Is there any good literature on when pH measurements should be taken or at least when they are more critical. I understand mash pH is a very important but I’m wondering what other times pH measurements can be helpful. I’m thinking the water book might cover some pH topics but I can’t recall of the top of my head.
I can’t think of any books or documents For ph readings other than mash, but I know some people track mash, pre and post boil and post fermentation ph. Hopefully someone more knowable about it will chime in.
15 minutes into the mash is what I’ve read. John Palmer has a book called How to brew. There is a lot of info throughout that entire book. I check my mash ph 15 minutes in. You’ll have to let your wort cool and the ph levels to settle before taking a reading, unless you have a meter that adjusts to high temps. If I need to lower my ph, I add lactic acid, stir, then check again in another 15. Obviously that would depend on the beer style your brewing.
Careful there - temperature correction on a pH meter compensates for the temperature of the probe itself, which gives a different response at different temperatures. The pH of wort changes with temperature, too, in that it drops at higher temperatures. So you’ll get a more accurate reading of the wort pH at mash temperatures, but not at room temperature. And mash pH is generally normalized for room temperature. Example, if you’re shooting for a mash pH of 5.4, that’s at room temp. If you hit 5.4 at 152°F, your actual pH at room temperature will be higher than that.
Yeah one of the first books I grabbed before diving in. Although I don’t remember reading much about pH other than during the mash. Wondering about pH post boil, post fermentation and even in the finished product and why if any reason you would check it during those times. Picked up my Water book again and skimmed through the index for pH but it was mostly on mash and sparge water pH and adjustment.
Typically you don’t need to check pH after mashing. I’d say that mash pH is the most important one to hit, and after that you can pretty much ignore it.
Of course, there are some exceptions. If your pH is too high in the finished beer, it can reduce its shelf life over time. Not a big deal unless you’re a commercial brewer.
There are some who are of the opinion that kettle pH is very significant with hoppy beers. I believe that it does change the hop presence somewhat, but I don’t have enough experience to say how much of a difference it makes. I’ve been adjusting kettle pH prior to hop additions for the past year or so, but I can’t say definitively that it makes a difference. I think it does, but I can’t say for certain. Yeast can have a pretty big effect on beer pH during and post fermentation. Perhaps this is why certain yeasts are better at highlighting hop flavors?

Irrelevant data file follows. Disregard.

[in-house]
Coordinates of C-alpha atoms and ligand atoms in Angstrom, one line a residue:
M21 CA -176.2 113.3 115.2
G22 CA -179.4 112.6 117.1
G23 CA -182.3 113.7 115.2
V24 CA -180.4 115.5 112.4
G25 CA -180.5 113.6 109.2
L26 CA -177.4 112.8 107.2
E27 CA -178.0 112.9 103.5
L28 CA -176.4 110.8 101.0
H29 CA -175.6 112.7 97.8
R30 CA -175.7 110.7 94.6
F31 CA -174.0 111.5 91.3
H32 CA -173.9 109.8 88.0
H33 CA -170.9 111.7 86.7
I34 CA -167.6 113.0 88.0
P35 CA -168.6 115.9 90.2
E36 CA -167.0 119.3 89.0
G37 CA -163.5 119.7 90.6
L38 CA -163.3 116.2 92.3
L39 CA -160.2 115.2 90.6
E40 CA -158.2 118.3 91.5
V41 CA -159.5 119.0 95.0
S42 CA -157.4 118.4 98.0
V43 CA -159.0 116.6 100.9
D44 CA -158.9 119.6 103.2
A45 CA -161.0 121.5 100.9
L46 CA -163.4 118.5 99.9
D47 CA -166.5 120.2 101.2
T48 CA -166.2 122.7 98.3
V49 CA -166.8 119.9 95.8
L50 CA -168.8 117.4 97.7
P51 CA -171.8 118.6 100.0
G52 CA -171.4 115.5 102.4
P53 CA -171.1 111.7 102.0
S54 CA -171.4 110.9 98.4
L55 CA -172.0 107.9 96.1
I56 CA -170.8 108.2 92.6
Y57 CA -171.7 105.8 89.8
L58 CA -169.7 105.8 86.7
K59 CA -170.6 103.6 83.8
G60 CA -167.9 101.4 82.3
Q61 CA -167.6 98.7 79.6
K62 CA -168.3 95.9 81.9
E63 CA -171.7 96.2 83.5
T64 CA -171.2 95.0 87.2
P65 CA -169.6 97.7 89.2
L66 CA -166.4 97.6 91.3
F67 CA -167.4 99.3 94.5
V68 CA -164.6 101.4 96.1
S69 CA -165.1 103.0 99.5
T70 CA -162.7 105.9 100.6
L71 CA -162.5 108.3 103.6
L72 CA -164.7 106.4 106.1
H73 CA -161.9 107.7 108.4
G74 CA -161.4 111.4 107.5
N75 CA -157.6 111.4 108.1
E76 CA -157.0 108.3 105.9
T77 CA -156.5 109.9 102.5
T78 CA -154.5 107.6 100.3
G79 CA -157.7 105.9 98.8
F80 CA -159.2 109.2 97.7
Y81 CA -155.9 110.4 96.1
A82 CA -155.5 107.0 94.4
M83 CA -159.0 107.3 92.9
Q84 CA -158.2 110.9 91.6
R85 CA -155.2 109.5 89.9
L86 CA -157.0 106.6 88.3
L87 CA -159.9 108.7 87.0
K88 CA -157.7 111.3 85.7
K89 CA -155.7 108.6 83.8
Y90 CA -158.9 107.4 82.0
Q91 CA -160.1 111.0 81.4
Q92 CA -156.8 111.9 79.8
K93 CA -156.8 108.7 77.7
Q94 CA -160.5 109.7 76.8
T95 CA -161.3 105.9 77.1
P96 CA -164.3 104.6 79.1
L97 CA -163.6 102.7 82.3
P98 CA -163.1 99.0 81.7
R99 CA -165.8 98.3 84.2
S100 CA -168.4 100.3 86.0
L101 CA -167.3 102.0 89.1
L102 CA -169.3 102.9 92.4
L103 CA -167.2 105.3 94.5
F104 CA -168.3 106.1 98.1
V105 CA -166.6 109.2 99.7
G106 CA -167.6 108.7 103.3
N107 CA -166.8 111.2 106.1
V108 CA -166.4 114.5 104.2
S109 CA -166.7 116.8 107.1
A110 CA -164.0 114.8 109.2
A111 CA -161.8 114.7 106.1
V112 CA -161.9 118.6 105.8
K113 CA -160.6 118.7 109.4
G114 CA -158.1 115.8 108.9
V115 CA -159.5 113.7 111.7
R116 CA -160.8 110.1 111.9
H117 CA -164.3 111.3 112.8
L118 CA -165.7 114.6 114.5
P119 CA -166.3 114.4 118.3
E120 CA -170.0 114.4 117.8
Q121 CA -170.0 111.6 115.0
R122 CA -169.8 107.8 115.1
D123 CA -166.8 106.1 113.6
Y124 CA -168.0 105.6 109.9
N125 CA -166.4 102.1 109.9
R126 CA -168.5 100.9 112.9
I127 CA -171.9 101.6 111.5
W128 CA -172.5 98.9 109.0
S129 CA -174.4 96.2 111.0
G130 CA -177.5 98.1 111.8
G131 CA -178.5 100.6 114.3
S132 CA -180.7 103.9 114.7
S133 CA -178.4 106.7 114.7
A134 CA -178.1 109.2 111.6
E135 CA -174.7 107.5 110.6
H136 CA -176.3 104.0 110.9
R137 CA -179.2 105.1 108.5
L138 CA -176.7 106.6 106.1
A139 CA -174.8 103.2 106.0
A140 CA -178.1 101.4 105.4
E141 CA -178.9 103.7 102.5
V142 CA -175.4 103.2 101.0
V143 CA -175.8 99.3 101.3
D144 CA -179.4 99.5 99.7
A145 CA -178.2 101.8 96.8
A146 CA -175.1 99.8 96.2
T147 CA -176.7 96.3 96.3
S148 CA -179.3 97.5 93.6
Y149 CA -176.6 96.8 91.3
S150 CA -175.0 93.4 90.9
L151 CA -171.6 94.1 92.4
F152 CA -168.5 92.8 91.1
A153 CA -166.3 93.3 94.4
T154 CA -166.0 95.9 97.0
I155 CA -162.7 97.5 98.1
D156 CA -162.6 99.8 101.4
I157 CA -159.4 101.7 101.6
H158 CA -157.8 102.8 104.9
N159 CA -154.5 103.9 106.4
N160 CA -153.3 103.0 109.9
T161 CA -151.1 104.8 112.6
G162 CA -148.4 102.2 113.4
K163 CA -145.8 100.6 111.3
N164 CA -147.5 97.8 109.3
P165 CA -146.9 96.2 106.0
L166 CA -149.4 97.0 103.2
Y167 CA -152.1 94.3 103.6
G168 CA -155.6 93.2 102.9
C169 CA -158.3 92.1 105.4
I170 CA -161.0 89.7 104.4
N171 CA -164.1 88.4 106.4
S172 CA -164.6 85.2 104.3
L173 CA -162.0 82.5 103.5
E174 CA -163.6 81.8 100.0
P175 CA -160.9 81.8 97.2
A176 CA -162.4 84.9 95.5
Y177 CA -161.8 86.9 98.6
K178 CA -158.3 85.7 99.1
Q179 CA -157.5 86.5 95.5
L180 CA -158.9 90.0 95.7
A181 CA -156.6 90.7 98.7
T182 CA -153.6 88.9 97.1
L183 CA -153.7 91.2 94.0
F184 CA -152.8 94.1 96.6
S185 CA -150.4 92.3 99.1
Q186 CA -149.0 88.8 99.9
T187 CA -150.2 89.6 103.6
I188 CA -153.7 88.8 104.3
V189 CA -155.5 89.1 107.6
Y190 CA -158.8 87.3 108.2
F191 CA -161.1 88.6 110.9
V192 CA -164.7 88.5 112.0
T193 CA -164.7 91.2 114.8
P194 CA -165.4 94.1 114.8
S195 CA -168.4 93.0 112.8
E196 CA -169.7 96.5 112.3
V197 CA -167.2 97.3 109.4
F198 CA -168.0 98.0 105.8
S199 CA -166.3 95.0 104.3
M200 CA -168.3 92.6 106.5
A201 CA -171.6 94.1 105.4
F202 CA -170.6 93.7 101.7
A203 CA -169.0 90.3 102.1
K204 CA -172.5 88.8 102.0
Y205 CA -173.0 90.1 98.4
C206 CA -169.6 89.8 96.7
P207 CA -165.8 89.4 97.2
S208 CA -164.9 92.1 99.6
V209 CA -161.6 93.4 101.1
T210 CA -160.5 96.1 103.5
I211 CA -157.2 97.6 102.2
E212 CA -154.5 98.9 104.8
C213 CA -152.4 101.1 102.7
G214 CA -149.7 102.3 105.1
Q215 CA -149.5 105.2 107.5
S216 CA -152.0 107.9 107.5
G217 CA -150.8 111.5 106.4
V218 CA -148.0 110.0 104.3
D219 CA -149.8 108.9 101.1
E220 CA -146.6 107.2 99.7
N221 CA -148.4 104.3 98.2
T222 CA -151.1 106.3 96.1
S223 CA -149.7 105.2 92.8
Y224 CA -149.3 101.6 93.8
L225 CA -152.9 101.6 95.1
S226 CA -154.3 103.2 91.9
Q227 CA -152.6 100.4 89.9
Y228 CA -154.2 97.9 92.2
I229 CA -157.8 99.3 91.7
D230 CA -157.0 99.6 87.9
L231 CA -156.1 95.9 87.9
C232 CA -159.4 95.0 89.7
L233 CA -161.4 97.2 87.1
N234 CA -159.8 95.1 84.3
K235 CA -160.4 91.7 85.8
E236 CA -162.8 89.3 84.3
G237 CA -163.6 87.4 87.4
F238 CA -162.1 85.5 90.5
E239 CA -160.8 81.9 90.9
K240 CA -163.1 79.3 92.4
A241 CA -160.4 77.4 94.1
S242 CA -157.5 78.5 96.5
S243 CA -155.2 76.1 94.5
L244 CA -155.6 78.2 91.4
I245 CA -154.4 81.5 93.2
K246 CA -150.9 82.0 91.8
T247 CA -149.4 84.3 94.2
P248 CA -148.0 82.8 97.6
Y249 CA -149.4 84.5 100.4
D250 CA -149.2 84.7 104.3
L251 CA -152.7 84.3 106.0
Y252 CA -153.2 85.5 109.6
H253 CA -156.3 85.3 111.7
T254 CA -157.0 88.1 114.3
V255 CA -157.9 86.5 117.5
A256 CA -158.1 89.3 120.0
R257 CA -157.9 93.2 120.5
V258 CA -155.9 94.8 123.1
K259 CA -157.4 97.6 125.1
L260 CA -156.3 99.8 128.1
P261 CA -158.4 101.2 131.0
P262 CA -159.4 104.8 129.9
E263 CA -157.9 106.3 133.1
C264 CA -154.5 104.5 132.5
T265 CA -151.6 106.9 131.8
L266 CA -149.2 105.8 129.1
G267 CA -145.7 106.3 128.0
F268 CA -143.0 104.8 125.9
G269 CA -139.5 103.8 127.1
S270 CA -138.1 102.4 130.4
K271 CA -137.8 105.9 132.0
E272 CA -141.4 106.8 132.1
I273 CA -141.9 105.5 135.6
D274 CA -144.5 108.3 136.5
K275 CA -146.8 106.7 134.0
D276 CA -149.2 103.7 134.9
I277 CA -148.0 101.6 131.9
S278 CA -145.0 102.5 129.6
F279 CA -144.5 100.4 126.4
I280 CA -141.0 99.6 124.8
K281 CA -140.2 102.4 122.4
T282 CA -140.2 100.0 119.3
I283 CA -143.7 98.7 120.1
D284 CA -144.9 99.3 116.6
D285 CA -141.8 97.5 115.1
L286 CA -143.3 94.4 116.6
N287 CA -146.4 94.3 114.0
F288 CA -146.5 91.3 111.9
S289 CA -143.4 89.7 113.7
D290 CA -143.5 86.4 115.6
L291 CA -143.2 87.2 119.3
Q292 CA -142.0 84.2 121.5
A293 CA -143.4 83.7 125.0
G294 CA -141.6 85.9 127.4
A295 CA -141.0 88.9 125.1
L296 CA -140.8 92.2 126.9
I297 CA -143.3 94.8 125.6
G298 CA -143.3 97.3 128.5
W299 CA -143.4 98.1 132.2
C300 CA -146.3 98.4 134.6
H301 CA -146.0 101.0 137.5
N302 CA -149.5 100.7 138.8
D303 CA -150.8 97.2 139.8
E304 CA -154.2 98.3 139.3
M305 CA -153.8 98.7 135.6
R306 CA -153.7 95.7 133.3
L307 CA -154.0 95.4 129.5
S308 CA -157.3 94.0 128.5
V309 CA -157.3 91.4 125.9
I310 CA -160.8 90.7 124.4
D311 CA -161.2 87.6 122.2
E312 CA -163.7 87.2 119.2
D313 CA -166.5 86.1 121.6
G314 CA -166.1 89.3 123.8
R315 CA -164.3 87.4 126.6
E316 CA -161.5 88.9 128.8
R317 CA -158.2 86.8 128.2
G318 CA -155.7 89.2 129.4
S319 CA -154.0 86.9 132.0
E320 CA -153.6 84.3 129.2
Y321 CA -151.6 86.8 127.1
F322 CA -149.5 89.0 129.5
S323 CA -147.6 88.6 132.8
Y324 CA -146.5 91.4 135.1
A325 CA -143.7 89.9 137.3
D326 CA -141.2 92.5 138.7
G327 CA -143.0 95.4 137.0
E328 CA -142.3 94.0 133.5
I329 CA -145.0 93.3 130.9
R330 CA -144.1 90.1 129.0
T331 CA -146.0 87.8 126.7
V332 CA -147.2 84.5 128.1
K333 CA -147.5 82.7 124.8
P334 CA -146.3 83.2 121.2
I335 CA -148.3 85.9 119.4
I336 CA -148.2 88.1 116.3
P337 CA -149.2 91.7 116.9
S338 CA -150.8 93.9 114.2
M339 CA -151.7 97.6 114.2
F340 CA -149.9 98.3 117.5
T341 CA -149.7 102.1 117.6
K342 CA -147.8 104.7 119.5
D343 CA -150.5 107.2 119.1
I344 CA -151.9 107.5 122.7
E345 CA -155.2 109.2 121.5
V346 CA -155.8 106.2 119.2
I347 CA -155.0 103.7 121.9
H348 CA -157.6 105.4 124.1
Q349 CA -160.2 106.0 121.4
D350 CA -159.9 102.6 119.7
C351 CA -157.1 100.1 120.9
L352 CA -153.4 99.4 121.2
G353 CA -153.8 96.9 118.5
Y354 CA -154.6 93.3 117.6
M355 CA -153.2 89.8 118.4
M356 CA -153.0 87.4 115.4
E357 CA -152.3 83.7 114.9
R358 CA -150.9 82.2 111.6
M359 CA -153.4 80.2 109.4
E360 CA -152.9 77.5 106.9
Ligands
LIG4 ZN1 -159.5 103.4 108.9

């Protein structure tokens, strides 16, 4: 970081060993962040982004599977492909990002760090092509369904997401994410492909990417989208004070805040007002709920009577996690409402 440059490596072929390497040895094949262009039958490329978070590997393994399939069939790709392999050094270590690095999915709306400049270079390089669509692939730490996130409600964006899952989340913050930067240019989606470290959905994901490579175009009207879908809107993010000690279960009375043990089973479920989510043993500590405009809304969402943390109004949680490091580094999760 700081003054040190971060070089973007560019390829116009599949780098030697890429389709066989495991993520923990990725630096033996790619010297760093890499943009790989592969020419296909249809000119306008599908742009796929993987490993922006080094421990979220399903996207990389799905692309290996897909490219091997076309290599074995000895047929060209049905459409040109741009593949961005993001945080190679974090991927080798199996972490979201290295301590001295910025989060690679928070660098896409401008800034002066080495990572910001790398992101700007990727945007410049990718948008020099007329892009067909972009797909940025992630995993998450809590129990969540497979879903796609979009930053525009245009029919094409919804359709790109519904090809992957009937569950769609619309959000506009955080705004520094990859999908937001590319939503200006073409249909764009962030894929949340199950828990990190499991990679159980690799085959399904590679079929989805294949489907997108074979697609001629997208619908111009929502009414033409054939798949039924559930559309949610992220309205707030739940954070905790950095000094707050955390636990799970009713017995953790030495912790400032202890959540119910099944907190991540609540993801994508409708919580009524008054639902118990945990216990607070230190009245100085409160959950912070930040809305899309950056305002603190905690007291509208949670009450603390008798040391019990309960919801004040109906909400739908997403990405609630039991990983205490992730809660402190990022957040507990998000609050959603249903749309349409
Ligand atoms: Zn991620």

If you make sours or mixed fermentation beers, wort pH is critical. Most people don’t, so most people don’t need to worry about it. But wort pH dictates which microbes can live in your beer, and even for the ones that can survive at lower pH, it changes their metabolism. It can determine whether your spontaneous fermentation is safe to drink, or whether it has the potential of killing you. But that’s a whole 'nother rabbit hole.
In general, though, mash pH is the one that all grain brewers need to worry about, and after that you can just let it go where it may.
Porkchop, I stand corrected thanks dude
No worries! The temp correction claim on these pH meters is pretty darn deceptive.
Haha yeah apparently. I own a ph meter, but I always let my wort cool to room temp for readings. Never actually put its claim to the test when the wort was hot.
Anyways back to MHALL2013s original question, The book How To Brew has info on chapter 15. Also, specific to your question, page 158-159 talks about mash ph ranges at room temp. Sorry but nothing on post boil PH. Enzymatic activity is mostly impartand during the mash and not post boil, that’s why most if not all references speak about mash ph at room temp and not wort ph post boil. There are several enzyme groups that take part in conversion of starches to sugars during the mash. Each of the enzyme groups are effected by mash ph and temps.
Yeah read the book of john palmer. Lots of info. I could be wrong. But you need a water report. Or a testing kit. To figur out. The ph level. Before you start. To adjust your mash water
So for instance, 2 days ago I brewed an IPA in the garage. Based on my most current water report coupled with the beer style, I added 6 grams calcium sulfate and 3 grams calcium chloride. My mash ph at room temp came out to be 5.7. I then added 3 ml of lactic acid and dropped the ph down to 5.3. I just called the city where I live and they emailed me the water report.
pH readings should ALwaYS be taken at room temp. And something to keep in mind is that pH is constanmtly changing during the mash. It has a natural tendency to settle toward 5.4.